Mary Winifred got stares from everyone. People from all over town came into the bus station to see the town's newest sinner. But they noticed she worked hard, and the food at the station's restaurant never tasted so good.

One Sunday Miss Ellen brought Mary Winifred to church. What buzzing took place then! What nerve! Bringing that harlot into their congregation! Miss Ellen became as talked about as Mary Winifred.

Mary Winifred was more than aware of what was going on. Her landlady was the worst gossip in town and took pleasure in telling Mary Winifred all that was being said about her.

“You got no business in this town, young miss. Might as well move on and have yore baby elsewhere. Unwed mothers are frowned upon 'round here.”

“I just can't stay in this town!” Mary Winifred cried to Miss Ellen.

“Nonsense, child. Don't let that old woman scare you off! Yore the best waitress and cook I ever had. Just give it all to God, child.”

Mary Winifred surrendered her life to Jesus Christ the very next Sunday. When her baby girl, Mary Ellen, was born, townspeople showed up at the hospital, bearing gifts. The miracle of a newborn seemed to soften their hearts.

The gossip slowly ceased, and Baby Mary Ellen was christened. A year later, Mary Winifred met and married a good, Christian man.

Thank God, Miss Ellen, and Greyhound! Mary Winifred thought, as she walked down the aisle of a church full of guests. She had never felt more blessed in her life.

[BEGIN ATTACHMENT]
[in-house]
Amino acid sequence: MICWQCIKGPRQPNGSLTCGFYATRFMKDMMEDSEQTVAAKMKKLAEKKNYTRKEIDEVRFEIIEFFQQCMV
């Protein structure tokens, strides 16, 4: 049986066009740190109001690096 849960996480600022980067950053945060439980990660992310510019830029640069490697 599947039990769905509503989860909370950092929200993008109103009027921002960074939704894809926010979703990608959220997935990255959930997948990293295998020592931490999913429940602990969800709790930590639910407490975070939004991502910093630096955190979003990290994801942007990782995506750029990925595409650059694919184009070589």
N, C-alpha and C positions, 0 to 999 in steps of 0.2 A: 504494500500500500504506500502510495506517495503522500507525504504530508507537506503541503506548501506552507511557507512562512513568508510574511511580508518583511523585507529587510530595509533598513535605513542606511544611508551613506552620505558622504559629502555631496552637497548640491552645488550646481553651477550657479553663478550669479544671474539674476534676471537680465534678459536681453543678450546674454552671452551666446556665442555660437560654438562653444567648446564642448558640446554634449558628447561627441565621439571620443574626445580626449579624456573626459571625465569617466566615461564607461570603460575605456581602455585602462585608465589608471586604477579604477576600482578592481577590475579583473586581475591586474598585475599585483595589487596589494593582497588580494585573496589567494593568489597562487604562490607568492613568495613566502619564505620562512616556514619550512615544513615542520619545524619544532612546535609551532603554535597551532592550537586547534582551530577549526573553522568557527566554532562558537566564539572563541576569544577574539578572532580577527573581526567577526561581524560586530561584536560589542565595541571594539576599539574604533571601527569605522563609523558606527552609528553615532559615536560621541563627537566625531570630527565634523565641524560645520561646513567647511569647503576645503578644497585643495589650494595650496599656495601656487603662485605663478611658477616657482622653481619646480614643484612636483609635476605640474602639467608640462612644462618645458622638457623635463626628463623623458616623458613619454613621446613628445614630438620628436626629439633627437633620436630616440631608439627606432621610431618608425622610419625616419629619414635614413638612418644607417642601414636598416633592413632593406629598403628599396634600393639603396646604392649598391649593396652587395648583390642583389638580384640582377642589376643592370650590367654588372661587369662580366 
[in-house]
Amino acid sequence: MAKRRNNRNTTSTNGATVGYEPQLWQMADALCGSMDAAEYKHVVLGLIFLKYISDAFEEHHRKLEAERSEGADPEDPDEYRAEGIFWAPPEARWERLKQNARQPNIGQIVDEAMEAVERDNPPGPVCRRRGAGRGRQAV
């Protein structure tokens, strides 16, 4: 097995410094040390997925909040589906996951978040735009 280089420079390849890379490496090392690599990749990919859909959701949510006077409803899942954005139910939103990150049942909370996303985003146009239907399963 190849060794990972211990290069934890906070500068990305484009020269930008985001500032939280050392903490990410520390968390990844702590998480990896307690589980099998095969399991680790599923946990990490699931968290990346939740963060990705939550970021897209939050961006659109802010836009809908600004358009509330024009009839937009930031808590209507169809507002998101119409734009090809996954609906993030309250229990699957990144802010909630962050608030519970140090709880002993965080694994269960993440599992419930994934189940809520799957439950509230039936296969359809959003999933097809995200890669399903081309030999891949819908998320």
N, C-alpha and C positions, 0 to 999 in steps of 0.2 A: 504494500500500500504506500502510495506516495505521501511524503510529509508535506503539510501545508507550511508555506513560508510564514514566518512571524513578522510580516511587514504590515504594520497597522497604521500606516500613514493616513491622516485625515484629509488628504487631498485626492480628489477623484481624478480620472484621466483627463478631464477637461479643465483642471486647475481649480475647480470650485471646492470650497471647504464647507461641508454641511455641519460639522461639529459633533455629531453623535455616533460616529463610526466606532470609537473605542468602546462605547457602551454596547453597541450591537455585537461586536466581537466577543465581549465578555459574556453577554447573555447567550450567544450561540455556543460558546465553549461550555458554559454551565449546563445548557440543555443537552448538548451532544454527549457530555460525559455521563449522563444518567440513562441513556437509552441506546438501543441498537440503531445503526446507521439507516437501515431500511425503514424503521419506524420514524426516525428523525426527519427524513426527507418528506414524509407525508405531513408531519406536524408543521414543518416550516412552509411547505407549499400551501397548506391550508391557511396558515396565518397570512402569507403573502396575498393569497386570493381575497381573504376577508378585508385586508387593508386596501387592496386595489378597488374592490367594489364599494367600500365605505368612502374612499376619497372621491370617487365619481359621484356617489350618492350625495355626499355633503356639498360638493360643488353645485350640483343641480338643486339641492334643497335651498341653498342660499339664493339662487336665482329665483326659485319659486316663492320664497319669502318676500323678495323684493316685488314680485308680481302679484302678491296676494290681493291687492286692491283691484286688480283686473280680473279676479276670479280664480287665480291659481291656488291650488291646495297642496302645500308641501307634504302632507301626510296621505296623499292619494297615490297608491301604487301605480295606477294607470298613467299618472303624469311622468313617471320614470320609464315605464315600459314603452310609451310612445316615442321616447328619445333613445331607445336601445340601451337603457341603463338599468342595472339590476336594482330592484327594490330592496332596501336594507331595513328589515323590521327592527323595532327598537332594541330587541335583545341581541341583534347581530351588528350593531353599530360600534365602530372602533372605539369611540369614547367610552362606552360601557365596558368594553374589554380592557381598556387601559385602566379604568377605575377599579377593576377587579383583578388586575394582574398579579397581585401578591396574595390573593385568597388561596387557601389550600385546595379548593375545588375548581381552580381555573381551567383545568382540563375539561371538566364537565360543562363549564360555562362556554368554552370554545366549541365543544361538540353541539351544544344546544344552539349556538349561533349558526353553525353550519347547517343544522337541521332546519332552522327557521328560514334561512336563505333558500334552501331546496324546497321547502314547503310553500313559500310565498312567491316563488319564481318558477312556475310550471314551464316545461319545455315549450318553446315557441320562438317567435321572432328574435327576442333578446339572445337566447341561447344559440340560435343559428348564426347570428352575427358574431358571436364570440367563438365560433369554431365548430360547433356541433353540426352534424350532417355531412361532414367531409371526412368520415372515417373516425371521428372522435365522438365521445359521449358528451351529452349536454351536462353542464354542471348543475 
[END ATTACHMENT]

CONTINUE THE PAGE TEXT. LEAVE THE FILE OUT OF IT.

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This article has been read 115 times
Member Comments
Member Date
Brenda Shipman05/16/14
Love this story! I was hooked from the opening line, and enjoyed being drawn in to each scene and conversation. Was a teensy bit disappointed that it wrapped up so tidily at the end, but I'm sure the word limit had something to do with that. Would love to see you develop this into a novel (Mary's backstory with her family, the town's prejudice, even Miss Ellen's history...) Write the book!
CD Swanson 05/17/14
This was an excellent story that was interesting, touching, poignant and powerful at once.

I loved the message that was brought forward, and the writing was superb.

The support that was given to the MC was touching, and showed how important it is to reach out to someone who is in need, emotionally or otherwise.

You've concocted a story that reeks of authenticity, and if the judges don't give you a win for this...I "give-up!" A winner in my heart.

Well done.

God bless ~
Joe Moreland05/18/14
You created a couple of really likable characters in this story between Mary Winifred and Miss Ellen. And your telling of their story is honest and simple, with a touch of the wide-eyed innocence you display in your MC. I thoroughly enjoyed your writing here and hope this story does well in the judging this week.